Hook’s staunch message echoed that of senior administration officials Pompeo and national security advisor John Bolton, who have long held a hard line on Iran and until December had pledged a long-term U.S. presence in Syria with the aim of both countering the Islamic State and pushing back on Iranian military activity there.

The policymakers have had to change tack since Trump’s surprise announcement on December 19 to pull all U.S. forces out of Syria. Now, diplomats insist that while they plan to carry through Trump’s decision, the mission to expel Iran from Syria remains unchanged.

Critics of the withdrawal move warn that IS is not fully defeated, and that leaving so abruptly would mean abandoning local allies, namely Syrian Kurdish fighters, that have carried the brunt of the ground fight against IS alongside U.S. forces. Allies have been left confused as to the administration’s policy goals in the region.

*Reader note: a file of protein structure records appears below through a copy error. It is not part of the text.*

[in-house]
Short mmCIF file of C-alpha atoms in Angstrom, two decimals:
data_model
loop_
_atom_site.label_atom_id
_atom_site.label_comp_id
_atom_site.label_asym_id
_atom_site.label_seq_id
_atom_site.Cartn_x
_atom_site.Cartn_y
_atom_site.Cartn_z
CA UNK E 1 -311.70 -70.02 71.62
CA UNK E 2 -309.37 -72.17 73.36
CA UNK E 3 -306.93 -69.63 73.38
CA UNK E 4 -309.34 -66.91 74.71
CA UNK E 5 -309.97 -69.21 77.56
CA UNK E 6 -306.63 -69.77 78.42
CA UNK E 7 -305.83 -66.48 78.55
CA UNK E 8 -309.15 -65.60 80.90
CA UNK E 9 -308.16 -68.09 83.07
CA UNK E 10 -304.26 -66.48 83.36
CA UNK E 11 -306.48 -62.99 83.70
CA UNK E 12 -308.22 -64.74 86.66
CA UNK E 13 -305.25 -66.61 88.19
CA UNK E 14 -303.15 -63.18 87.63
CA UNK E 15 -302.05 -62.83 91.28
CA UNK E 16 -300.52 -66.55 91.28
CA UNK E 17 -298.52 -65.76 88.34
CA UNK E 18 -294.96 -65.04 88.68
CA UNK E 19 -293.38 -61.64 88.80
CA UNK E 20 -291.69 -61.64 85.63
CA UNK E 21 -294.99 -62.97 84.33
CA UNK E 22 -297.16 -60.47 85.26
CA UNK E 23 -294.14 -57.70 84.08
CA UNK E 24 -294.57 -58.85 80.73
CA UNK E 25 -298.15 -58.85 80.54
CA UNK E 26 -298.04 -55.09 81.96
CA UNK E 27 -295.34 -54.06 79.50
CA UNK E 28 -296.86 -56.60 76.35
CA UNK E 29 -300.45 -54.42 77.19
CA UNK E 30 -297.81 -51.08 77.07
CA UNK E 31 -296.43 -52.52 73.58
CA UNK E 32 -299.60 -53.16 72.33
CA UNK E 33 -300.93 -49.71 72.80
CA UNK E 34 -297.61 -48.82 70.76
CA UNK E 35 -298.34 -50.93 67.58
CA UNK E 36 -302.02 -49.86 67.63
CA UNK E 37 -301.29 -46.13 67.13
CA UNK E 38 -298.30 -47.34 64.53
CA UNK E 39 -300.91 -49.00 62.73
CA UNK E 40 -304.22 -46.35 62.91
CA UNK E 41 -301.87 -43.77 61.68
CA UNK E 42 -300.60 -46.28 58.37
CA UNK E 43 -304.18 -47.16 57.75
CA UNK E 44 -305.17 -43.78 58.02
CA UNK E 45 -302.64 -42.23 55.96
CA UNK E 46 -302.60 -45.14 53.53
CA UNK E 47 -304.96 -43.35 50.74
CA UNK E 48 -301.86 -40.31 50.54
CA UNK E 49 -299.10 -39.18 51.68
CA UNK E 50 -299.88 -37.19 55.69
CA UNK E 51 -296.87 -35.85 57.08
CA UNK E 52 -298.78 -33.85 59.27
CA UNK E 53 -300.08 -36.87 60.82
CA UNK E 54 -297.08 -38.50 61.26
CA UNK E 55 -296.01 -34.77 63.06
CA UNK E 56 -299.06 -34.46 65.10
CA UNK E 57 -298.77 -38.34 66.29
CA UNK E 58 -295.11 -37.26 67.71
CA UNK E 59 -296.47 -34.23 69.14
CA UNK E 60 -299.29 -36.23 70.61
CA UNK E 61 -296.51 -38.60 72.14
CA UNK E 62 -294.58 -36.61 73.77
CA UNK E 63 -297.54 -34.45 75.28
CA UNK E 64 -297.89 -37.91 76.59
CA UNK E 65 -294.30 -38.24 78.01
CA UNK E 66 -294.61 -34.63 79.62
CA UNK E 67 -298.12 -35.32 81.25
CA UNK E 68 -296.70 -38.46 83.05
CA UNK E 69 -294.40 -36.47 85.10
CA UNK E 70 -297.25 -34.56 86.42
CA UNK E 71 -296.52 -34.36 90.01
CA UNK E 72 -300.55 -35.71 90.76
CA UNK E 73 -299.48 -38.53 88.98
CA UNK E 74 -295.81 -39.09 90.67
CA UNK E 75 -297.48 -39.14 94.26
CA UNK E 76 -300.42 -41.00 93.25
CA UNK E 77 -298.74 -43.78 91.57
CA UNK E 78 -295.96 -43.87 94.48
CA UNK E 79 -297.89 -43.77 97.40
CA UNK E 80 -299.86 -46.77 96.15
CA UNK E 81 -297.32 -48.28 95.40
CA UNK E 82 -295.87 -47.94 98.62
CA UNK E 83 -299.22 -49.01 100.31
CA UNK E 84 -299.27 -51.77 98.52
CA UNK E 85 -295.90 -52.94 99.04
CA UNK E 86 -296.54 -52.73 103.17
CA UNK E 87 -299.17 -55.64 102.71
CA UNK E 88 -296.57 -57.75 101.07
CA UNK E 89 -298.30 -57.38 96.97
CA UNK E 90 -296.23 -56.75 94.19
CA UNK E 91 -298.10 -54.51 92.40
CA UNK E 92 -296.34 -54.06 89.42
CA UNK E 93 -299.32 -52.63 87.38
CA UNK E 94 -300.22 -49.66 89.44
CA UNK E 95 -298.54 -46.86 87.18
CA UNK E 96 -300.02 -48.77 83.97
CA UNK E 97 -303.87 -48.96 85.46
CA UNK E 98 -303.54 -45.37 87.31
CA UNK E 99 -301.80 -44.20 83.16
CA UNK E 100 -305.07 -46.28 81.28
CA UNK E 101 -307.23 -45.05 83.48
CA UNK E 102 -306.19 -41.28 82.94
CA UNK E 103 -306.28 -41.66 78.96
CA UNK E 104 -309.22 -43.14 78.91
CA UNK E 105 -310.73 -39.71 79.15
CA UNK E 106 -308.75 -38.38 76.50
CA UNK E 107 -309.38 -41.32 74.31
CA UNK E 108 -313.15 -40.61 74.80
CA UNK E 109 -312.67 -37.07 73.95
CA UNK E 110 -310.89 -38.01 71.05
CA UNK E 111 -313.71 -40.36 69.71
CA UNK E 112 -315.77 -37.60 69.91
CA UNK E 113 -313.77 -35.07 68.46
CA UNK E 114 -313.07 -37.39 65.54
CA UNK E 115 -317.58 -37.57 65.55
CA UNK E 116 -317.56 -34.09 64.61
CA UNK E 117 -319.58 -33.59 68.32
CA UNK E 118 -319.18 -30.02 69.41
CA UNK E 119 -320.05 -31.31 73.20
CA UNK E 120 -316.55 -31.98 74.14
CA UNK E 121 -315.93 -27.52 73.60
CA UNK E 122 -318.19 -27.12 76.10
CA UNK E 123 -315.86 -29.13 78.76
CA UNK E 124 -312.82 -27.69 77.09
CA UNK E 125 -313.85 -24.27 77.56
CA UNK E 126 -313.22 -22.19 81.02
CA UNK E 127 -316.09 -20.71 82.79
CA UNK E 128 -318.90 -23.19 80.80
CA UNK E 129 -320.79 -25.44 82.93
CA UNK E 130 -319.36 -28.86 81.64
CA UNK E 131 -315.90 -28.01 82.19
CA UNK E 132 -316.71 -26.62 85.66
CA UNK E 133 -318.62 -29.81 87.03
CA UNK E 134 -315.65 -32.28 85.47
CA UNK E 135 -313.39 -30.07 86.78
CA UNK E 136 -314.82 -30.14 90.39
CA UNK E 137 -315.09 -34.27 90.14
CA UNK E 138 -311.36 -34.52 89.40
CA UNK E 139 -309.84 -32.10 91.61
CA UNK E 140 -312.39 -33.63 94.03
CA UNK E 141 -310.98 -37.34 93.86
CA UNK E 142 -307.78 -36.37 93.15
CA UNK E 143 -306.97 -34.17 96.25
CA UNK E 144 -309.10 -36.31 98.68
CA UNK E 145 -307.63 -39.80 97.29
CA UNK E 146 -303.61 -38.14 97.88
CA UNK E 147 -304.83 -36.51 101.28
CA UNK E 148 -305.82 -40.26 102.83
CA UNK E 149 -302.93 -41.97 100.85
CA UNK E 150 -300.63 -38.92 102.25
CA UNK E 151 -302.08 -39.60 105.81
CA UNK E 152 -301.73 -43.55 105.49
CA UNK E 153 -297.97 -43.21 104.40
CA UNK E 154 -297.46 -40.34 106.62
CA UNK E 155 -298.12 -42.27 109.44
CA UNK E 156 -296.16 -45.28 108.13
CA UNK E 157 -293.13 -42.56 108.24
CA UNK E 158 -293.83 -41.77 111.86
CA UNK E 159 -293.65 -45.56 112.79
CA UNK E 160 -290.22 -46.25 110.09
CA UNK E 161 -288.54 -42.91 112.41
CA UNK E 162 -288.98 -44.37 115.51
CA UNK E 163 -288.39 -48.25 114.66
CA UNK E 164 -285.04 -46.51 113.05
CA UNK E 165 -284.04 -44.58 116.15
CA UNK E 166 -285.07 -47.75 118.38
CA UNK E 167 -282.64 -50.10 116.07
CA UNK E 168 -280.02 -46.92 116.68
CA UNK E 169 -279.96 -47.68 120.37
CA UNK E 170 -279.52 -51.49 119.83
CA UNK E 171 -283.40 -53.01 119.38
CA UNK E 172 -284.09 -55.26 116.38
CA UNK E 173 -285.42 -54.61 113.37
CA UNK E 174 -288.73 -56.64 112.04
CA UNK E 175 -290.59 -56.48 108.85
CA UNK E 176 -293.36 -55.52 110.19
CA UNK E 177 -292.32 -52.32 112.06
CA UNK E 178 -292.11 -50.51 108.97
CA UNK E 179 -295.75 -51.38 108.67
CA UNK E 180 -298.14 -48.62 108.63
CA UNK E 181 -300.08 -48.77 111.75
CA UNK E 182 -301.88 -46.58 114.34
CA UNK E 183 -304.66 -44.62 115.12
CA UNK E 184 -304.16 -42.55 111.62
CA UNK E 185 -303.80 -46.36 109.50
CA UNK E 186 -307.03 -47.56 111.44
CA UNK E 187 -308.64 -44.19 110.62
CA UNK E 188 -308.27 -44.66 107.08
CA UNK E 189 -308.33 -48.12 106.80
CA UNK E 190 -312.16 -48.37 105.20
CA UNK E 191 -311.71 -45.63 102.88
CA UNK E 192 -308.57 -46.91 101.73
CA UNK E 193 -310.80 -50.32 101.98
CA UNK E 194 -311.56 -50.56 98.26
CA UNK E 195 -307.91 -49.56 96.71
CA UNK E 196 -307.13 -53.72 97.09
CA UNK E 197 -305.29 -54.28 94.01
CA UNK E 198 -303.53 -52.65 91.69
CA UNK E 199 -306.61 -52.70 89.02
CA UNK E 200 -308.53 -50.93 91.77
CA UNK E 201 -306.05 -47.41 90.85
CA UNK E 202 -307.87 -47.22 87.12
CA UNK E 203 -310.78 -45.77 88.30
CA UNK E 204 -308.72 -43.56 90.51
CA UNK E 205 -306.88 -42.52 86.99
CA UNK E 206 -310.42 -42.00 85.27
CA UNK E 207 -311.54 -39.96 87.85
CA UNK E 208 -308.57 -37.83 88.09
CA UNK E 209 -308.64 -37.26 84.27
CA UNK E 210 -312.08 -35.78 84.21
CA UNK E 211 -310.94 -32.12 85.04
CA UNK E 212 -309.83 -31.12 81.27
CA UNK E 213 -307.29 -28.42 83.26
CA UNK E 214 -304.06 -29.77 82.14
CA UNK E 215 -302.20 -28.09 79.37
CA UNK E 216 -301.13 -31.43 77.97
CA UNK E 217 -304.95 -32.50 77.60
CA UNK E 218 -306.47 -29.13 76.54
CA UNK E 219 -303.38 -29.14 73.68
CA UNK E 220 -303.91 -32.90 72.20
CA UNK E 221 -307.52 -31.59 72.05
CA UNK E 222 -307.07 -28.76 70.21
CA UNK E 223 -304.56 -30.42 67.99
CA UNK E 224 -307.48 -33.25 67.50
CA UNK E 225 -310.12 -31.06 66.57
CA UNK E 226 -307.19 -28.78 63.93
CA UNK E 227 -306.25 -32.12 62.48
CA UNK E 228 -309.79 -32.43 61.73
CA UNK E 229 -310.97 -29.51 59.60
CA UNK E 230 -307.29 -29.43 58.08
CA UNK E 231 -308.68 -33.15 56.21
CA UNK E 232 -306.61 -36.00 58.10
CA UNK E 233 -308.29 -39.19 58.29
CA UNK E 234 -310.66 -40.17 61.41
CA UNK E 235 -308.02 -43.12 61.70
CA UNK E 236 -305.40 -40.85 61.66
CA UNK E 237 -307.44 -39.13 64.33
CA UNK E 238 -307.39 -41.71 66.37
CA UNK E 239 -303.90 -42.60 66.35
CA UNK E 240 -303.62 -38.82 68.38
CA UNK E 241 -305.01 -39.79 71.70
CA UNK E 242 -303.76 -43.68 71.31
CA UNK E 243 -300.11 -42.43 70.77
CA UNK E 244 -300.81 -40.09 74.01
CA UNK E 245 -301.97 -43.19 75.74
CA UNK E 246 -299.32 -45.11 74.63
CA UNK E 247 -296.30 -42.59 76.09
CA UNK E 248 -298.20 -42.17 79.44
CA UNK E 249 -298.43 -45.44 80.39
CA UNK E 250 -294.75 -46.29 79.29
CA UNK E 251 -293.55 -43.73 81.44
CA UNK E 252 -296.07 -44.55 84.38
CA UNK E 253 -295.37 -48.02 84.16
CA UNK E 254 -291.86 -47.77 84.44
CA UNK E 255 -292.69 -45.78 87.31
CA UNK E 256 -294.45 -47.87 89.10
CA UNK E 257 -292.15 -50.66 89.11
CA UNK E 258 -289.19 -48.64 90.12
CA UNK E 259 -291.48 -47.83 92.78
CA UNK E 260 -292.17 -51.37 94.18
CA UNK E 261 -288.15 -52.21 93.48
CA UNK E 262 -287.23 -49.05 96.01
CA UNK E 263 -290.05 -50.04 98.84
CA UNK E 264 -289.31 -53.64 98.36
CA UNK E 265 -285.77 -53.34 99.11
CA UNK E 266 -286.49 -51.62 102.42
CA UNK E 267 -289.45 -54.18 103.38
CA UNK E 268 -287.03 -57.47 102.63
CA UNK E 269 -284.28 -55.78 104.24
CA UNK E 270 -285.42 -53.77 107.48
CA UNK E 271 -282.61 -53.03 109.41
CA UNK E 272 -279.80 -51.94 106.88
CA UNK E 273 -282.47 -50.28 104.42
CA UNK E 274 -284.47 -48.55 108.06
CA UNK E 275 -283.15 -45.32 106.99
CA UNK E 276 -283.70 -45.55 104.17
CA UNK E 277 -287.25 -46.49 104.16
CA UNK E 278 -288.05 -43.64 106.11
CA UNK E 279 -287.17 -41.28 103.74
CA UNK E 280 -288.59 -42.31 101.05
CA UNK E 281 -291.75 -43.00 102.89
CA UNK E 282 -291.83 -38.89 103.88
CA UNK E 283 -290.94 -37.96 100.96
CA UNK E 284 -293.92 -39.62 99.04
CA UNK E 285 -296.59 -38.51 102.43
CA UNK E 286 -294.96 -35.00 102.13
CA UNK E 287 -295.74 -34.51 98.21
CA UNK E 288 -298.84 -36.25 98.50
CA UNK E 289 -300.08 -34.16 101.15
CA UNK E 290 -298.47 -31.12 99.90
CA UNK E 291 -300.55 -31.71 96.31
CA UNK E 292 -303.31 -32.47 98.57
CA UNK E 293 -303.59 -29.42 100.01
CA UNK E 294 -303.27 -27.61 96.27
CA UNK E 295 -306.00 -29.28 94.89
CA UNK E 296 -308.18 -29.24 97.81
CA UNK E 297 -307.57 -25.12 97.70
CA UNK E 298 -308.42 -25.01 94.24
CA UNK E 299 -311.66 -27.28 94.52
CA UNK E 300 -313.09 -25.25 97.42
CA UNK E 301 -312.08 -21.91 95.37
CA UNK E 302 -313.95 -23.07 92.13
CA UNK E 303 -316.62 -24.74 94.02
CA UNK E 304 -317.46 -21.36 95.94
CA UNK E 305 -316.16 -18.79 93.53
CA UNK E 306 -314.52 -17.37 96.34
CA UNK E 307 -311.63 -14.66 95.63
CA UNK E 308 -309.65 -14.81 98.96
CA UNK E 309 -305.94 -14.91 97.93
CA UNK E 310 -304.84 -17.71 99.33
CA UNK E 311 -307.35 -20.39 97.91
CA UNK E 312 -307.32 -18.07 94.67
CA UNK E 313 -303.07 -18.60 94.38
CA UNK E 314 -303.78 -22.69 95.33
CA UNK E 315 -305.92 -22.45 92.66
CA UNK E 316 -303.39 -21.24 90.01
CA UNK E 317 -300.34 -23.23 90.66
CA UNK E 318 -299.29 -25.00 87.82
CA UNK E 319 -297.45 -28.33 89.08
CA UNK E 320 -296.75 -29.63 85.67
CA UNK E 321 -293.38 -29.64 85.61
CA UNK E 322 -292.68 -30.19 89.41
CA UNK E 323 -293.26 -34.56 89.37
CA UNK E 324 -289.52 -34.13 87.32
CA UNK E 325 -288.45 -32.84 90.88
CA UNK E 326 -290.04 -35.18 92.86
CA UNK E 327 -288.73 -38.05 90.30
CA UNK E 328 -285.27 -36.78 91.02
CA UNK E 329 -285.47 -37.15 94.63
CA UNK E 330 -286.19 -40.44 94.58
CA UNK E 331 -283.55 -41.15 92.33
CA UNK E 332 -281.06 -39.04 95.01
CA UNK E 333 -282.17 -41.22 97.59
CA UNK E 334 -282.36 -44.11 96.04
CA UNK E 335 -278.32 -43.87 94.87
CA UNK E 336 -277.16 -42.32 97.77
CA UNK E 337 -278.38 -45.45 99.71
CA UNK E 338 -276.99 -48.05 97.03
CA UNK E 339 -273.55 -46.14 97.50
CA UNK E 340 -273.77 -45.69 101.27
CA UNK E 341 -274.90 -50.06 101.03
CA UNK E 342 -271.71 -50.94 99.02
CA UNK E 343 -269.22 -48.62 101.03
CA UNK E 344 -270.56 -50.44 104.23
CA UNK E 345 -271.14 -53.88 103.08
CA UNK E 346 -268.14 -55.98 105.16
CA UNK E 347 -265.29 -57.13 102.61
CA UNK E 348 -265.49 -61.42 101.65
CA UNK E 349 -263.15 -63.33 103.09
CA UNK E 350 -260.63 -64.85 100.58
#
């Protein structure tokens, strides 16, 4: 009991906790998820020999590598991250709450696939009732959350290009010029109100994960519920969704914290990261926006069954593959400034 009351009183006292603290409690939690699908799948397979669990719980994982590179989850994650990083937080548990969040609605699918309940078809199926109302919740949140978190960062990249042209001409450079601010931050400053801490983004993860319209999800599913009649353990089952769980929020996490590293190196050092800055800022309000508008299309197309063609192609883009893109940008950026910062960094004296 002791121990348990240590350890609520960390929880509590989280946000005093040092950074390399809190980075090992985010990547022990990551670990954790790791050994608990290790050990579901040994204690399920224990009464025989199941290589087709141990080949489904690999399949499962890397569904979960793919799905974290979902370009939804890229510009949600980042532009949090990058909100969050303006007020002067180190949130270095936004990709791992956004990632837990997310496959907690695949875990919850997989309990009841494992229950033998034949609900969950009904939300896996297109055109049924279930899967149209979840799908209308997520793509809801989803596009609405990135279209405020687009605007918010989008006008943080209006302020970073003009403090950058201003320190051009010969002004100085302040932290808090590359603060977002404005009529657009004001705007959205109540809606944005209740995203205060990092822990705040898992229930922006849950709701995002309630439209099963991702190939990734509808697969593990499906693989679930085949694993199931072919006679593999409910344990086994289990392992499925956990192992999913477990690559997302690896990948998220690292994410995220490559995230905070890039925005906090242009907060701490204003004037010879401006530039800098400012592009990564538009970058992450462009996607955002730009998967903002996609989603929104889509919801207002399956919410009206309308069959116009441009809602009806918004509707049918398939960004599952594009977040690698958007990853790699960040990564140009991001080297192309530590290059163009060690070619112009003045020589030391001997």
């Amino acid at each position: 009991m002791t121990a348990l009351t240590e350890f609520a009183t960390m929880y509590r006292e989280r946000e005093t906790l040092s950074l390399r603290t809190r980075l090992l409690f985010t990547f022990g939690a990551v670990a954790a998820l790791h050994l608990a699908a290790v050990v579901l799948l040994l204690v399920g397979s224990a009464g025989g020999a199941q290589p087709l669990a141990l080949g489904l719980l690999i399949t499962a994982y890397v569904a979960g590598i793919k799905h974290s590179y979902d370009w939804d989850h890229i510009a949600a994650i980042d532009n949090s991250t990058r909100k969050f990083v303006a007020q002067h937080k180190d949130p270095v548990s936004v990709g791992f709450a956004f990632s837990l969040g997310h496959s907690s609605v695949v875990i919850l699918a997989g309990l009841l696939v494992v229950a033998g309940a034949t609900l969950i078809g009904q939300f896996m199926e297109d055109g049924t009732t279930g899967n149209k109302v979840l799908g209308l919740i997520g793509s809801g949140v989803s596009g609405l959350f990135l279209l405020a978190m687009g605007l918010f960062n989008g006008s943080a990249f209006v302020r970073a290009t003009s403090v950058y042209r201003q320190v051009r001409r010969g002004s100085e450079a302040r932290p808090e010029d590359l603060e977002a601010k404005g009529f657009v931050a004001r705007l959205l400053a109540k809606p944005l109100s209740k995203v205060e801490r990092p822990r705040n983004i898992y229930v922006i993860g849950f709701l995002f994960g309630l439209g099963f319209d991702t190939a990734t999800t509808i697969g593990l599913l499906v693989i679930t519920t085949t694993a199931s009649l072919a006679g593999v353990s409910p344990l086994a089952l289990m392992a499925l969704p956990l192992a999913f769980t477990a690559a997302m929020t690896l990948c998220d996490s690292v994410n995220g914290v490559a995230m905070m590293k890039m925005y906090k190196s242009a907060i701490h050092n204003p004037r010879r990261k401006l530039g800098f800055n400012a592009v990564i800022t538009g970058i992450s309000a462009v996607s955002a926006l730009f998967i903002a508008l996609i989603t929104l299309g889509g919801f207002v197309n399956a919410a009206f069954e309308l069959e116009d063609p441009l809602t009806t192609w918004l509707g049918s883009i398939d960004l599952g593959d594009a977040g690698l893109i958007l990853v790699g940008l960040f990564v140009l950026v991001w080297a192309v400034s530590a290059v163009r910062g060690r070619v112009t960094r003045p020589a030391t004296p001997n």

At the same time, many senior officials in the Middle East and regional experts alike say that despite Washington’s promises, the idea of Iran and its proxy forces actually leaving Syria is inconceivable.

To that notion, Hook was defiant.

“Well, we don’t listen to the council of defeatism,” he said. “If we always listened to our critics, we wouldn’t be getting very far in foreign policy.”

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